Binding of B19V to the cellular receptor globoside (Gb4Cer) induces structural changes in the capsid leading to accessibility of the N-terminal region of VP1 (VP1u). Although such large receptor-induced structural changes have not yet been observed in other parvoviruses, a slight opening of the 5-fold axis pore has been detected following binding of adeno-associated virus 2 (AAV-2) to heparin (22
). The expansion of the 5-fold axis pore is believed to facilitate the externalization of VP1u, which in all parvoviruses studied so far occurs during the intracellular trafficking of the capsid mediated by the acidified endosomal environment (18
). Therefore, B19V would be unique among parvoviruses in that the conformational changes leading to the accessibility of VP1u sequences do not occur inside the cell but prematurely, at the cell membrane. The question remains whether VP1u is not accessible because it is buried within the capsid, similar to those of other parvoviruses, or because it is already external but not accessible to antibodies due to a particular “unattainable” conformation. An argument against the latter hypothesis is that the 5-fold channel, which is suggested to be used during VP1u externalization, is closed in the B19V particle (1
). However, it cannot be excluded that structural rearrangements during infection, similar to those observed in AAV-2 capsids bound to heparin (22
), may eventually open or expand a flexible pore. It is also not known whether the observed rearrangements concern the complete VP1u region or some domains. In our previous studies, we examined the accessibility of two distant regions of VP1u: one region in the N-terminal part, which contains numerous neutralizing epitopes, and a second region in the opposite part, where the PLA2
motif is located. Both regions were not accessible to antibodies in the native particles but became exposed upon mild heat and low-pH treatments without capsid disassembly (3
The early VP1u exposure prior to virus internalization and the fact that it remains stably exposed in receptor-dissociated virus would explain how originally inaccessible regions of the capsid can harbor numerous neutralizing epitopes (2
). Accordingly, neutralizing antibodies raised against those epitopes would not target circulating native viruses but would exclusively target viruses in the process of cell attachment and receptor-dissociated viruses.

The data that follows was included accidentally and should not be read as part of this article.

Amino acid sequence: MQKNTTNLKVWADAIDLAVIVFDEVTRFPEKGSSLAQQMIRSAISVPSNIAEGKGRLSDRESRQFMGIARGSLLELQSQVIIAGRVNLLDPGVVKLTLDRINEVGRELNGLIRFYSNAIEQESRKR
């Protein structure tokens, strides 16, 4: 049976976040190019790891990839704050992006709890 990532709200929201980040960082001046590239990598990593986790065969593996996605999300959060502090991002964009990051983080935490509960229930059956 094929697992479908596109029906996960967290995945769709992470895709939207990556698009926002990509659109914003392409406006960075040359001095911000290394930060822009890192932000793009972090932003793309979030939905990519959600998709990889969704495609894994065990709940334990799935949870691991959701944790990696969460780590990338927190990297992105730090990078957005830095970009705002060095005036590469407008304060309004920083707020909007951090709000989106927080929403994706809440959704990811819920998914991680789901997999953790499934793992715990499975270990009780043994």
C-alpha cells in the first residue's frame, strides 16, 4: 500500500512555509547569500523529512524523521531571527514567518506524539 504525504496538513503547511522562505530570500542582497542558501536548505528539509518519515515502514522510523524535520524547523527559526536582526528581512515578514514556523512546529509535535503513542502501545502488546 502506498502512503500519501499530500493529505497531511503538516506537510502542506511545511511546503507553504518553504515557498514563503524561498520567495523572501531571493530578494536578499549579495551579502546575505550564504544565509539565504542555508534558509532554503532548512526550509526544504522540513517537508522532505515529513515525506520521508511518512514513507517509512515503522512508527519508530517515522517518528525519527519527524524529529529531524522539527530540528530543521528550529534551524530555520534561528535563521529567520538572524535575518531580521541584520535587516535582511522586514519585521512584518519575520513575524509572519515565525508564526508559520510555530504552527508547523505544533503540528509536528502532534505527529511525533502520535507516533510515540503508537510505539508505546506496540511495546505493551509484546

Similar to the case with MVM (10
), physicochemical treatments of B19V capsids in vitro
lead simultaneously to both VP1u and viral genome exposure without capsid disassembly (29
). However, an important difference is that receptor binding leads to VP1u exposure but not to viral genome externalization (Fig. ). Therefore, physicochemical treatments in vitro
do not entirely mimic or are not able to fully dissect the sequential structural transitions of the virion during the process of cell entry. Unexpectedly, VP1u exposure did not facilitate the externalization of the viral genome in response to increasing temperatures (Fig. ). On the contrary, receptor-bound capsids were remarkably more resistant than native or detached capsids. Increased capsid rigidity might assist incoming viruses during entry. In our previous studies, we showed that the B19V genome, in contrast to other parvovirus genomes, can easily be externalized upon mild acidification similar to that found in endosomes/lysosomes (29
). Therefore, the natural resistance of B19V capsids would apparently be insufficient to prevent the externalization of the viral DNA in the acidic endosomal environment. Our results indicate that following binding to globoside, alone or in concert with other molecular structures at the cell surface, B19V acquires a remarkably superior stability. The increased resistance, in contrast to VP1u exposure, was reversible upon receptor detachment (Fig. ). In this way, B19V capsids would become more resistant when needed but then become flexible again upon receptor dissociation and endosomal escape to facilitate uncoating.
It is reasonable to expect that receptor-induced conformational changes are necessary for subsequent interaction events leading to virus internalization. In line with this assumption is the fact that VP2-only capsids, lacking VP1 (Fig. ), were unable to be internalized (Fig. ). Moreover, an antibody (MAb 1418-1; referred to as anti-N-VP1u) recognizing an epitope in the N-terminal part of VP1u (aa 32 to 40) (12